MacManus also believes DeSantis was likely trying to ensure voters’ lasting memory of him countrywide from Hurricane Idalia was positive.

“Any time a hurricane heads for Florida it gains massive national attention. There’s hardly a voter that hasn’t been to Florida, wants to come to Florida, or has relatives who live here or lived here,” she said.

“The net gain for him was to be off the trail. It gave him time to regroup, and it gave him time to reach audiences or opportunities to reach audiences that he would not have reached. A lot of people don’t know much about him, in spite of the fact that people who follow politics every single day are well aware of him.”

Unsurprisingly, political opponents see it as another messy contribution to a series of missteps on DeSantis’s increasingly unlikely path to the White House, as he continues to sink in the polls, and major donors desert him.

“It is a really unfortunate time for Ron DeSantis to choose to be small and petty. This is a moment where people are hurting, they want to see their leaders, they want to hear from them. It’s a moment to put partisanship aside,” Kate Bedingfield, Biden’s former White House press secretary, told CNN.

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Nikki Fried, chair of the Florida Democratic party, was even more blunt. “Ron keeps showing us what divisive leadership looks like. In times of crisis, the American people expect our leaders to put aside their differences and find strength in unity,” she said in a statement.

“By refusing to meet with President Biden, he’s proving again what we’ve known for years: Ron will always put politics over people. I hope his fundraisers in Iowa are worth it.”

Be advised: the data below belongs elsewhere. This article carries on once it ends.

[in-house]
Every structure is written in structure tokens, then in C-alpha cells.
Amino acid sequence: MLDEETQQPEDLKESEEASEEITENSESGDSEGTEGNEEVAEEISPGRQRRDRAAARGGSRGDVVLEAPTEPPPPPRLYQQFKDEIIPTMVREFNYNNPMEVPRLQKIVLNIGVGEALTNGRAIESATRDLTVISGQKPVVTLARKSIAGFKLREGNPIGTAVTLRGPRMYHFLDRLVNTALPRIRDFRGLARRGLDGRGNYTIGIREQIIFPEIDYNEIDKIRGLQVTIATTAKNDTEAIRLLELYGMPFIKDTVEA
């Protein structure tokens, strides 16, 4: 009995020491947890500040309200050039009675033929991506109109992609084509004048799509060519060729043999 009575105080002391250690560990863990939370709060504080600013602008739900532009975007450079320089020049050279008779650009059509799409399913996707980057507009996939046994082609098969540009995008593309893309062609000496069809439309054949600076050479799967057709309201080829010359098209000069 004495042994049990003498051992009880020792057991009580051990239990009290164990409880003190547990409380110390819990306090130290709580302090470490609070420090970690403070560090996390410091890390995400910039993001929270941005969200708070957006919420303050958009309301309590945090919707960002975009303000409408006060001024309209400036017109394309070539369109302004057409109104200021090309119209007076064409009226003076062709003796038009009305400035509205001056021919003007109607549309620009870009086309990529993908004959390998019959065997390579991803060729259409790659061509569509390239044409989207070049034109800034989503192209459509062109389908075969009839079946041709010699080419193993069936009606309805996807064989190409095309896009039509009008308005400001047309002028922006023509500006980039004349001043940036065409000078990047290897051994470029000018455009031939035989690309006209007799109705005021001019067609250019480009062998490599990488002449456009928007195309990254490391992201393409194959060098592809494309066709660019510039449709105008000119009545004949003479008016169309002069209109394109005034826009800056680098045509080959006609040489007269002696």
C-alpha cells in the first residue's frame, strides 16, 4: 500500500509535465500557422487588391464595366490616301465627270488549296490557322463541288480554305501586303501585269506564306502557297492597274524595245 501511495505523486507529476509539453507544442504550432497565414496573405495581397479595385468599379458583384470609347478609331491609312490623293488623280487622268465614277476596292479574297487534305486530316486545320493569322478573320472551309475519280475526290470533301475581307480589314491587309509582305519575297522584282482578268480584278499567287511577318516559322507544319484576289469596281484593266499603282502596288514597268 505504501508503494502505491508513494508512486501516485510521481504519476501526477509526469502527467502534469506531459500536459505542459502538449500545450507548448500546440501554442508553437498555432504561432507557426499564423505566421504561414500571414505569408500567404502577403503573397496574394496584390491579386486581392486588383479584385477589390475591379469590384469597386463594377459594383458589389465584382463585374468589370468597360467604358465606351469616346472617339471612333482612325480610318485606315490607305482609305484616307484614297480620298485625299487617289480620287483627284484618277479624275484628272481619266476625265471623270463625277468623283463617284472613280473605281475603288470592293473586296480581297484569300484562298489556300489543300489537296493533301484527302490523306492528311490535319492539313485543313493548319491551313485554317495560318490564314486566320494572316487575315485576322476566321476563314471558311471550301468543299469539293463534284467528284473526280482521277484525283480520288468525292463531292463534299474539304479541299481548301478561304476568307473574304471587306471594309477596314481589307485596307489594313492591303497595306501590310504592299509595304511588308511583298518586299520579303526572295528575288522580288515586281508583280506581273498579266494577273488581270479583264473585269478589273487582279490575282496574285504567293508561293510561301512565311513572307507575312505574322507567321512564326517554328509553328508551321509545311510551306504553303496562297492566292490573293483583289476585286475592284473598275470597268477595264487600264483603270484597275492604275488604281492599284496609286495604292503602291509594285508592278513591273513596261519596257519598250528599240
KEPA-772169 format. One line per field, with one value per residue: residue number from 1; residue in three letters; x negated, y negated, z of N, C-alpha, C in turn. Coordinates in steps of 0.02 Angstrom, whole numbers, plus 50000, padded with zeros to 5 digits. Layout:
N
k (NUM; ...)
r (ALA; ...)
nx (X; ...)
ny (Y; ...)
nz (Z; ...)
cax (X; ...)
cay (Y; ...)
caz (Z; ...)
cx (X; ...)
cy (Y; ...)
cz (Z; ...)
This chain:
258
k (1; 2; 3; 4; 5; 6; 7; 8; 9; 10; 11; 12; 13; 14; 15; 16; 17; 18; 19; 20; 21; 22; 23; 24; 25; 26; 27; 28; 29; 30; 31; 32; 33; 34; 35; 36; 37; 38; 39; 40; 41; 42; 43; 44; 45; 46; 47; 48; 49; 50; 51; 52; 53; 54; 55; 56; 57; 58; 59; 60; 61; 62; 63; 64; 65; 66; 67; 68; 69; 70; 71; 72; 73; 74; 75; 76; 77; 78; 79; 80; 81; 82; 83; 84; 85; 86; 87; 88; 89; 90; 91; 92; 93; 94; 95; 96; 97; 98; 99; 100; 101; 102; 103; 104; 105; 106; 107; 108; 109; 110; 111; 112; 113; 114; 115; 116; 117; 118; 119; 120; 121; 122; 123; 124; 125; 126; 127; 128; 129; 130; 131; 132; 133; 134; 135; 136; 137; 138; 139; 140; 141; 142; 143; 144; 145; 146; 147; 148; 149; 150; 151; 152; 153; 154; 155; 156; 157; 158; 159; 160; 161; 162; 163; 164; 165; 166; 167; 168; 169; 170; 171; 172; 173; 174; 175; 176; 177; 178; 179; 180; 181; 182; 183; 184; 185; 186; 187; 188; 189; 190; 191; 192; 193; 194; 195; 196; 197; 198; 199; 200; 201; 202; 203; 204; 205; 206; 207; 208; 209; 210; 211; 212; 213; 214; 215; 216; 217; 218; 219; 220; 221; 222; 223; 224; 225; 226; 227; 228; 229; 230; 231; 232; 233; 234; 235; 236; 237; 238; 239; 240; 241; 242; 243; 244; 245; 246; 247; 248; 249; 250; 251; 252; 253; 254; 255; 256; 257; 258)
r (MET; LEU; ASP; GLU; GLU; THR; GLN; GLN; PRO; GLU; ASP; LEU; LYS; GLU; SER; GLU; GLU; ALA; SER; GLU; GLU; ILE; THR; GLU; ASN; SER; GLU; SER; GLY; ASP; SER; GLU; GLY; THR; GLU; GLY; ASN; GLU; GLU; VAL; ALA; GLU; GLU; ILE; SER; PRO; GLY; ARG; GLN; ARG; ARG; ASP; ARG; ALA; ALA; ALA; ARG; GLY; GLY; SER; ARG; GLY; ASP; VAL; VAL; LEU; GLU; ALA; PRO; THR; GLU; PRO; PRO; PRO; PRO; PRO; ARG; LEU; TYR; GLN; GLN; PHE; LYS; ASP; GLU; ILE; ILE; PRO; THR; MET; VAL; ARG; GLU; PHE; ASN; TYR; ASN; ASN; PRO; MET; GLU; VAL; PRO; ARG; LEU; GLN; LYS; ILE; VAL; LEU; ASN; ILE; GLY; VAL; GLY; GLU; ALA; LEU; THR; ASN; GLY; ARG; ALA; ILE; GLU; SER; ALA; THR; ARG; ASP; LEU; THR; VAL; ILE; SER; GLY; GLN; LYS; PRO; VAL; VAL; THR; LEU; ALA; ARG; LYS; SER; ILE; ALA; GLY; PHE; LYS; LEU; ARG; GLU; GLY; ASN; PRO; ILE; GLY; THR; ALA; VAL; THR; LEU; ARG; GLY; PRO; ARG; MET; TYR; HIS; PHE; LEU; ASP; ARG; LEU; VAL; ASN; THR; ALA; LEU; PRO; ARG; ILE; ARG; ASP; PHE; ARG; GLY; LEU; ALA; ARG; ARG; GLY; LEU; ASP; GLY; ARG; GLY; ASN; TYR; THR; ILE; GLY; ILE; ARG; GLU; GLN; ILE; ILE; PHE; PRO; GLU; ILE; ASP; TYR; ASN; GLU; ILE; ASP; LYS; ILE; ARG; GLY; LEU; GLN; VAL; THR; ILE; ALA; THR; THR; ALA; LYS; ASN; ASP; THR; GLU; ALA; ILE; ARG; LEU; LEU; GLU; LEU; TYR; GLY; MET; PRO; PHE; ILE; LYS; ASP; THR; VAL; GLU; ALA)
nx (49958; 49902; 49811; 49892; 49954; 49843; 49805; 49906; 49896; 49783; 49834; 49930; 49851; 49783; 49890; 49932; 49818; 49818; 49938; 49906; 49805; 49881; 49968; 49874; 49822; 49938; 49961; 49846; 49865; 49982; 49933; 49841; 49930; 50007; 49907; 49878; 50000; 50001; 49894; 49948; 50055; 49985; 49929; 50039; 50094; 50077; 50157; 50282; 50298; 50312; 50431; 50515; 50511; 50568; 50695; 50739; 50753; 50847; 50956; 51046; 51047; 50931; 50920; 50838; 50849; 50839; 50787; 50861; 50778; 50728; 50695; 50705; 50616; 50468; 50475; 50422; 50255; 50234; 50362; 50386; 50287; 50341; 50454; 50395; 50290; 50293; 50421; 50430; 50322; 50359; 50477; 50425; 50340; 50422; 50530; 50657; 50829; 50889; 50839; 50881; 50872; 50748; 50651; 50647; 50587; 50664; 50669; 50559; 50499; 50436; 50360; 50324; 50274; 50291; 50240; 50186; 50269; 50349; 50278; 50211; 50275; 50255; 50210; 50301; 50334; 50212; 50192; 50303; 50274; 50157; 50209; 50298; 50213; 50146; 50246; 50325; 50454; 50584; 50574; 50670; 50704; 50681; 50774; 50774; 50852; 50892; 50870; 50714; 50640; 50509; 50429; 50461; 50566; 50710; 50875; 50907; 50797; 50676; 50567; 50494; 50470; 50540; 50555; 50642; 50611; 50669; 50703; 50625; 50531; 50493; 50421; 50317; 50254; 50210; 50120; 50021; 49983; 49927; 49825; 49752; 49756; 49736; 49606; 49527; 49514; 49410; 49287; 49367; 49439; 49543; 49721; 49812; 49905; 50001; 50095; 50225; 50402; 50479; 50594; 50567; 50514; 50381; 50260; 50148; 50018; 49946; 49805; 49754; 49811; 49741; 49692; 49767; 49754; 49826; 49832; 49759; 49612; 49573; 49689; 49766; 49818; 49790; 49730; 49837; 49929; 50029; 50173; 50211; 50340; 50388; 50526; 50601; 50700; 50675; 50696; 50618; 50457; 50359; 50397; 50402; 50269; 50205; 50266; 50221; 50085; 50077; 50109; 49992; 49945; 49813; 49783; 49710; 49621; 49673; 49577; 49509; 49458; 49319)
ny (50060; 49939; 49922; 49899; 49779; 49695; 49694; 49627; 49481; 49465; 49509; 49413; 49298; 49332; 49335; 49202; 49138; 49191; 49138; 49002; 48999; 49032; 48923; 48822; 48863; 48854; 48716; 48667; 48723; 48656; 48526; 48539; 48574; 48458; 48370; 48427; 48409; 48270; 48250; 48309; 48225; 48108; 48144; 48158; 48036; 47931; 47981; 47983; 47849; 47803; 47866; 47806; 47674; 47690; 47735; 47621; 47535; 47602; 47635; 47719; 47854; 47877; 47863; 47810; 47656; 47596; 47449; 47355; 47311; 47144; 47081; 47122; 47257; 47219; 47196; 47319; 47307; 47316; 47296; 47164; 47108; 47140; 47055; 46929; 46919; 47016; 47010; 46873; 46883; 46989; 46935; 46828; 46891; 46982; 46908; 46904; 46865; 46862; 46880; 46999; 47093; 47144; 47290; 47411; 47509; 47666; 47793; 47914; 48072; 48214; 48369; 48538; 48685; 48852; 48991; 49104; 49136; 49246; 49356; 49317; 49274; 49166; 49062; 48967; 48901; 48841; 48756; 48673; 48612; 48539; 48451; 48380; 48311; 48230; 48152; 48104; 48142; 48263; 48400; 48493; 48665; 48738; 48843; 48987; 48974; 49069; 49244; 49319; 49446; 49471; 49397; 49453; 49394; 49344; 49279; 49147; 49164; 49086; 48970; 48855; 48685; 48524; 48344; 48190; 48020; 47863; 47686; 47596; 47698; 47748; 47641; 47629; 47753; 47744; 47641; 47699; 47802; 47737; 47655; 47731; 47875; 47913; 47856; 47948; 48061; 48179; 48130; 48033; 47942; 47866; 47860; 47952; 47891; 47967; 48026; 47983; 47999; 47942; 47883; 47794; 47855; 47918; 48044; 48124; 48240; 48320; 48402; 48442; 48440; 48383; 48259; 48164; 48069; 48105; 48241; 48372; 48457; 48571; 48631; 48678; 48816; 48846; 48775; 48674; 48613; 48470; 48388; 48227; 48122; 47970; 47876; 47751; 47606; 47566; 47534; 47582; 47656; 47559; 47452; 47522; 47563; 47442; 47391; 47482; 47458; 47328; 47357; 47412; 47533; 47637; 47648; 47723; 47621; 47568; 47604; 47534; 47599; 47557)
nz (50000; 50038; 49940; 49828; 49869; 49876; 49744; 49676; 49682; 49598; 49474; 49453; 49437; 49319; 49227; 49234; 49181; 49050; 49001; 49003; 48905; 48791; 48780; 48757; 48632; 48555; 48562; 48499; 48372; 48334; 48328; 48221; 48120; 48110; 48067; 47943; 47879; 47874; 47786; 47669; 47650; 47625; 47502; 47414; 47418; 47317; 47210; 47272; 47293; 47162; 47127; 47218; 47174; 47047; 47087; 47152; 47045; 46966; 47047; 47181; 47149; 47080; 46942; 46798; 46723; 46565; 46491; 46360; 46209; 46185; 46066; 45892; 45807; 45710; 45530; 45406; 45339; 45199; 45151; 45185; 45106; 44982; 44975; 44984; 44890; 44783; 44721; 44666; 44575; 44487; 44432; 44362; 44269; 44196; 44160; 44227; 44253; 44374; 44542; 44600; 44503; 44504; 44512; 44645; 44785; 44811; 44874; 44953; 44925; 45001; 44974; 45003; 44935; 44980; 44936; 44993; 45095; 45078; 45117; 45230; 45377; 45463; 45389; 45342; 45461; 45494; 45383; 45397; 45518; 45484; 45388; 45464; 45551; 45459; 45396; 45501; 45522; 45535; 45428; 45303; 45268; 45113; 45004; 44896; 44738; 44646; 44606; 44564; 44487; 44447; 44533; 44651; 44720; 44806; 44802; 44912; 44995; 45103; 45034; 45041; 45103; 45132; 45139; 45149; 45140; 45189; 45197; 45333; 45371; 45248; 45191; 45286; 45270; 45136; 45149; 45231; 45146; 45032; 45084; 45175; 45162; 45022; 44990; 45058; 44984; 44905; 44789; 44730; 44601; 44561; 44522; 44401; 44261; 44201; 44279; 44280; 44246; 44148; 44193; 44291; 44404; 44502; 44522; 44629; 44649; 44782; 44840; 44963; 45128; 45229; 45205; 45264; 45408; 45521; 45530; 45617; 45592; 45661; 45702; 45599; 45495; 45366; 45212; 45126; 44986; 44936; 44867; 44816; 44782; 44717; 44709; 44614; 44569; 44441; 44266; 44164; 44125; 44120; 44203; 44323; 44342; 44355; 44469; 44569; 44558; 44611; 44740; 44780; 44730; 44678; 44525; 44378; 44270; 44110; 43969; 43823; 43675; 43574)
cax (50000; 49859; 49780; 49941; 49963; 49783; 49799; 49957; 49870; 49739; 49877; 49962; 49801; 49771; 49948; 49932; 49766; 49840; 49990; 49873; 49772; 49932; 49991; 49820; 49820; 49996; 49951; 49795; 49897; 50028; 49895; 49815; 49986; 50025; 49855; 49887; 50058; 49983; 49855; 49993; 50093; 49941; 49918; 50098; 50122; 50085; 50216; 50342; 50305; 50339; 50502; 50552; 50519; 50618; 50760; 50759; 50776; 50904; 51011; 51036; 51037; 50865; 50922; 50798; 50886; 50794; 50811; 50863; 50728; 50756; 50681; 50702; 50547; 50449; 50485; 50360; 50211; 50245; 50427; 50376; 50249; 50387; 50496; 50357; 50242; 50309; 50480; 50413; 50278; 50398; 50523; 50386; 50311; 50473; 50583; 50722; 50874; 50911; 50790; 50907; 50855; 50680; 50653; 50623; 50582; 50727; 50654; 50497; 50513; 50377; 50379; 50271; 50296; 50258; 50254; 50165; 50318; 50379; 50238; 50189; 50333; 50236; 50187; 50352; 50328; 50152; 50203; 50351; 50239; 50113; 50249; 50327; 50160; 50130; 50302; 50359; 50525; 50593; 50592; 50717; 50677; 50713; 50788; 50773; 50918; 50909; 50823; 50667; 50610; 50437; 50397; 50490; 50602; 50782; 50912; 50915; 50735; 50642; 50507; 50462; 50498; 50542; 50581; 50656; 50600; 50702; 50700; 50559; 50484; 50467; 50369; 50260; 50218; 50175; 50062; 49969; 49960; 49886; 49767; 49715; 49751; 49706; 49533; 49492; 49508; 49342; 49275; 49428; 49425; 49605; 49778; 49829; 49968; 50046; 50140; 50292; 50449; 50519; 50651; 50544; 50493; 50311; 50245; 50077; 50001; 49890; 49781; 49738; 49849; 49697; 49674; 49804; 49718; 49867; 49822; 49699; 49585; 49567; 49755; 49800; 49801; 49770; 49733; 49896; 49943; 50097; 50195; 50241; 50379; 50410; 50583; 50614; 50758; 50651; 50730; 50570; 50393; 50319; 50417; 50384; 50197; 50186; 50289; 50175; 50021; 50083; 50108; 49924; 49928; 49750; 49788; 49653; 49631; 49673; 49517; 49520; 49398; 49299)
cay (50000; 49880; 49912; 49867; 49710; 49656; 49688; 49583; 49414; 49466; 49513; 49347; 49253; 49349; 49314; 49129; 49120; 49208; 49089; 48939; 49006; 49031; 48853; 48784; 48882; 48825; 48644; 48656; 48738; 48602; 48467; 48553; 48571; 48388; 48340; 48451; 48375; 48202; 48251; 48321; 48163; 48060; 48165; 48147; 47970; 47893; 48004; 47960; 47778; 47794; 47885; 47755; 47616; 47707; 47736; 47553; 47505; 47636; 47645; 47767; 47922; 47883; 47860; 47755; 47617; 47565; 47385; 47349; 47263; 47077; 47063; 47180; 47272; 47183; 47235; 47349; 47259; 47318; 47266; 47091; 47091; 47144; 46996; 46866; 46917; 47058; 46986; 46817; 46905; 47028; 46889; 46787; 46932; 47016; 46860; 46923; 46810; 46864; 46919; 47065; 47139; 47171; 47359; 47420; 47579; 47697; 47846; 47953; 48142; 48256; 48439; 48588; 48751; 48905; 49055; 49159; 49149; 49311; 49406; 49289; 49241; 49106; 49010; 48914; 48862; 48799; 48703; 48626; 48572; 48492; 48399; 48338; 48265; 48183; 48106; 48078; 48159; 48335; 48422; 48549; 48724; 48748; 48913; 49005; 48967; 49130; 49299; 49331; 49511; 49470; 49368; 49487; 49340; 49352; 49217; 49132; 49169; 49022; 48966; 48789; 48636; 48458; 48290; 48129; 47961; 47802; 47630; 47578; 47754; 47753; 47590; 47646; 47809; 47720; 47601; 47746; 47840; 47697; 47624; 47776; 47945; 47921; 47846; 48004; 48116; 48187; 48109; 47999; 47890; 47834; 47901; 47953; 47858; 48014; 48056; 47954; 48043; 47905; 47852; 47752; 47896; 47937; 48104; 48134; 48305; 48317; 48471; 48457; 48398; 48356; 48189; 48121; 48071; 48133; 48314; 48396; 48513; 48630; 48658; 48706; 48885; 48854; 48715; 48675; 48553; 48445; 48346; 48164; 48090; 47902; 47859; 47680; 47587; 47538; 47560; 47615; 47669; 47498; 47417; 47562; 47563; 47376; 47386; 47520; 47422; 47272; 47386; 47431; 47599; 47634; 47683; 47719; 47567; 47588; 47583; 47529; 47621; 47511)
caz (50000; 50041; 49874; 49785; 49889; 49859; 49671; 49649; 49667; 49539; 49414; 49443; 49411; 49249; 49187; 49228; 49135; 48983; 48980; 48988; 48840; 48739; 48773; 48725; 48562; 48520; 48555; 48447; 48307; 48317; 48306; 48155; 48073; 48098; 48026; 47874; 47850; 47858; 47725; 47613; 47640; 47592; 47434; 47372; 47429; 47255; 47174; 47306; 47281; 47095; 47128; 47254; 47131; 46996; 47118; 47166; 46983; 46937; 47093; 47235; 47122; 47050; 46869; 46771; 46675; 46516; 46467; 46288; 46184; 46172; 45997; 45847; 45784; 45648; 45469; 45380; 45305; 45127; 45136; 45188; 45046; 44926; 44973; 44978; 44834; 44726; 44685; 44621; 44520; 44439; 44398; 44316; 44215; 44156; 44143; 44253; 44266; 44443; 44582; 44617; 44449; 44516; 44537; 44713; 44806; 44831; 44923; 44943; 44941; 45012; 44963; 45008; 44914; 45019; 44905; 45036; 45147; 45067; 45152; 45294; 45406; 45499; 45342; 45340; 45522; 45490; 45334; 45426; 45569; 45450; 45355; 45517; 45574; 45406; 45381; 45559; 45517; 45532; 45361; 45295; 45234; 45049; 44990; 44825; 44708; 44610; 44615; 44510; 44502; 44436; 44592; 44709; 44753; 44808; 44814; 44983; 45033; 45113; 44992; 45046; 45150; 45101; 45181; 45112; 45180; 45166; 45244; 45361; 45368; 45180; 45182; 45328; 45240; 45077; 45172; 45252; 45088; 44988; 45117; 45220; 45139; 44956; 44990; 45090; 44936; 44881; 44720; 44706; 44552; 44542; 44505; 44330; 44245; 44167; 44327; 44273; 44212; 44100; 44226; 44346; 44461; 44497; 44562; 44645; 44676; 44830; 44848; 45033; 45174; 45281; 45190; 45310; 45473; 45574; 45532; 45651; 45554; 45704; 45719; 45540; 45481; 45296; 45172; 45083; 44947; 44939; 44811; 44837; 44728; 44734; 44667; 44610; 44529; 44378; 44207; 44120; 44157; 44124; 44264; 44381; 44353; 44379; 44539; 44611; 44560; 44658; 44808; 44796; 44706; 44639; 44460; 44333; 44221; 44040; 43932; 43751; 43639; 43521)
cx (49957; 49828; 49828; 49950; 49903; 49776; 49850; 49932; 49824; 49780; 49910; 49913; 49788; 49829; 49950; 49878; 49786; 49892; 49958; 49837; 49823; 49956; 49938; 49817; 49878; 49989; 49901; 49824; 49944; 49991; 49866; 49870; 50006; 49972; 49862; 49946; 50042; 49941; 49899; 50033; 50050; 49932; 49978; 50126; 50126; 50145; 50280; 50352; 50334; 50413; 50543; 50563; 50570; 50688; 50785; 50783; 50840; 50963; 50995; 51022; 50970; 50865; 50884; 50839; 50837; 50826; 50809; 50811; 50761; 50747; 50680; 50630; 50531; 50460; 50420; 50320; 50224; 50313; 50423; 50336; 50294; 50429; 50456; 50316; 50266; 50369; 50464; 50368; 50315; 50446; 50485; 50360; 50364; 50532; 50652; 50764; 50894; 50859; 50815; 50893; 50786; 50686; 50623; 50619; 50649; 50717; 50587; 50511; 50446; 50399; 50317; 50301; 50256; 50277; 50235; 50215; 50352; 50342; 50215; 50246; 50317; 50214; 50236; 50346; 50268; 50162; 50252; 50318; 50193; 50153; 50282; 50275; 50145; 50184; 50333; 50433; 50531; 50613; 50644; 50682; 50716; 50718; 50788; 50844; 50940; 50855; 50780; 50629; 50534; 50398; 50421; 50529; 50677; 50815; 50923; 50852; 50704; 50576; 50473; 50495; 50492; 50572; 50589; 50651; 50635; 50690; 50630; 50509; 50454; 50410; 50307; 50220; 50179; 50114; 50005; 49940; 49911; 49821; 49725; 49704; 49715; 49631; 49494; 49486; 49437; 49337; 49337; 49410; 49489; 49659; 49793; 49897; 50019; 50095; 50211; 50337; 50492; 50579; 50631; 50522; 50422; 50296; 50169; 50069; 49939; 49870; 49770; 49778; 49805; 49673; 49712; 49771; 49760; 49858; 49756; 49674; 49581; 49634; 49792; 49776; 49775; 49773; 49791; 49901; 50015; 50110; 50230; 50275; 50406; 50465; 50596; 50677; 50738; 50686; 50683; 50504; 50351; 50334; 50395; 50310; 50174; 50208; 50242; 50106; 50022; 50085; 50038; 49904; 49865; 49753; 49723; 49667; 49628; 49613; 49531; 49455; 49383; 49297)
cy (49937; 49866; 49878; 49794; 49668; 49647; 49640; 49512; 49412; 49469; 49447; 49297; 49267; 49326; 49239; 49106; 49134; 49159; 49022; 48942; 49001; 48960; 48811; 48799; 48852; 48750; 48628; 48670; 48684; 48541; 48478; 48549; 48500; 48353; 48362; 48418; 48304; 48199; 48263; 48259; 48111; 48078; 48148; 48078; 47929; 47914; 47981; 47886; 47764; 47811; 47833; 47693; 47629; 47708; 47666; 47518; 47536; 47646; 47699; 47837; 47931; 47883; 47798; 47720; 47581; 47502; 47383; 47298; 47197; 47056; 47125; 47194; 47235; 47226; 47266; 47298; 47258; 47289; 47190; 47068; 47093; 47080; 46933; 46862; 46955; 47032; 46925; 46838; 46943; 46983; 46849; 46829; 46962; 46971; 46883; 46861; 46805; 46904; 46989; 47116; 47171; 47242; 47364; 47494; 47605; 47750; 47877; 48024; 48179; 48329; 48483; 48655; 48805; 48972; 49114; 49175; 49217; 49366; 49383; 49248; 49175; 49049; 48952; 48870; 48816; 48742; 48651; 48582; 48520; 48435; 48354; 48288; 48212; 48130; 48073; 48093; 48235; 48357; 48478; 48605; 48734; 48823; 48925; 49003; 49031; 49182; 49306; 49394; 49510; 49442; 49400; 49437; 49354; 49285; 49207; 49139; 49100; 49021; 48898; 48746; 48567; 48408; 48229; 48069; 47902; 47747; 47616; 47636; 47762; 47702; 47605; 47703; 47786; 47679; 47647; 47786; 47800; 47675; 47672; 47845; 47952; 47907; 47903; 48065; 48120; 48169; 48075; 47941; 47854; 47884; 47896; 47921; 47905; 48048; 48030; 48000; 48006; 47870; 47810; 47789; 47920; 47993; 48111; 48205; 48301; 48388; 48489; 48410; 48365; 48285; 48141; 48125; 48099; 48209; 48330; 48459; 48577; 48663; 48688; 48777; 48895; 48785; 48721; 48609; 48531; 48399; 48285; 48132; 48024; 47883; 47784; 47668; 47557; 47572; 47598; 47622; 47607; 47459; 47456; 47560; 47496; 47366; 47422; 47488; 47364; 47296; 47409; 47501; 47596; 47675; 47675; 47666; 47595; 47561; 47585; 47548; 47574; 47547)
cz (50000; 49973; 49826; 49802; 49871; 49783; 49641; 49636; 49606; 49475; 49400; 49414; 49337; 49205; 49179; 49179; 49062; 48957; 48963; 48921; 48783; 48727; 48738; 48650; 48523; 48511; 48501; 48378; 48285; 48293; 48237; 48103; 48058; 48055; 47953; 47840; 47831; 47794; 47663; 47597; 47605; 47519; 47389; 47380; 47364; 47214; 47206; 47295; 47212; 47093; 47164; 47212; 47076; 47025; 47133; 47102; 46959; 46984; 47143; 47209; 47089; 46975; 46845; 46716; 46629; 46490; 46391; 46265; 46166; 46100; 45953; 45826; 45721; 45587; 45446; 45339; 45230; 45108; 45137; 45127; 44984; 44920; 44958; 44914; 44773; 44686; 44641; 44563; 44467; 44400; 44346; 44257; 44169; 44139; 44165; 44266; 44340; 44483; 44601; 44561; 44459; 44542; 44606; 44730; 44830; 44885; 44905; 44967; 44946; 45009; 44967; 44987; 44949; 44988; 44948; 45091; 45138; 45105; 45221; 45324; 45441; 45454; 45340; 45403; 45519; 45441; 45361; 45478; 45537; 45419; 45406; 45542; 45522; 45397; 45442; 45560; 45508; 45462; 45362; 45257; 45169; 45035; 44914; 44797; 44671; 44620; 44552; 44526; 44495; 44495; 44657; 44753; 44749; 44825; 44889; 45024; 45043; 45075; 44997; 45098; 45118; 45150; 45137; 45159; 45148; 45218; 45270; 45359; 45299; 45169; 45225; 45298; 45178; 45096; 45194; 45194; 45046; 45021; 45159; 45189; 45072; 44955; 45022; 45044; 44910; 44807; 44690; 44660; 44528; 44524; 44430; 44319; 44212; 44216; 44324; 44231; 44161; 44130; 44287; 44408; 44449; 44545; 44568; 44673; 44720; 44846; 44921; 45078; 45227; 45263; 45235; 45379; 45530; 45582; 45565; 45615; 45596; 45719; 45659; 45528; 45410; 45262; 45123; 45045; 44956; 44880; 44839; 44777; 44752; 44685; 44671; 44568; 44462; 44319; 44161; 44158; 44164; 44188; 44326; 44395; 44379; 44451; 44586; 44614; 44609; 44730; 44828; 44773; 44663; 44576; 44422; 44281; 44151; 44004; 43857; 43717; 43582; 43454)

By Thursday, DeSantis was back on more familiar ground, railing against the “medical authoritarianism” of Covid-19 mandates at a press conference in Jacksonville, and pledging to keep Florida mask free as a resurgence of the virus threatens to sweep the nation this fall.

The notoriously prickly governor also found time for a public shouting match with a Black voter who questioned his policies in the wake of racist killings in the city.

DeSantis returns to the presidential trail weaker, in popularity terms at least, and attempting a “reset” with a new campaign manager. A CNN/SSRS poll this week showed him continuing his decline among Republican or Republican-leaning primary voters, down four points to 18% (Donald Trump leads a large field at 52%, with everybody else in single digits).

And he has suffered setbacks in Florida itself, such as a federal judge striking down his “unconstitutional” dismantling of majority-Black voting districts (DeSantis is appealing); his lingering feud with Disney over LGBTQ+ rights that continues to turn off voters; and progress of a constitutional amendment measure that could enshrine abortion rights regardless of the state supreme court’s imminent ruling on the legality of its current 15-week ban.

MacManus sees abortion, rather than Disney, voting districts or even the hurricane, as more of a “trouble spot” for DeSantis, both in Florida and nationally.

“It’s an issue we know is resonating with a lot of people on both sides, and there’s the possibility of an amendment before the public in the November election. To me, that’s going to be a more consequential issue for him,” she said.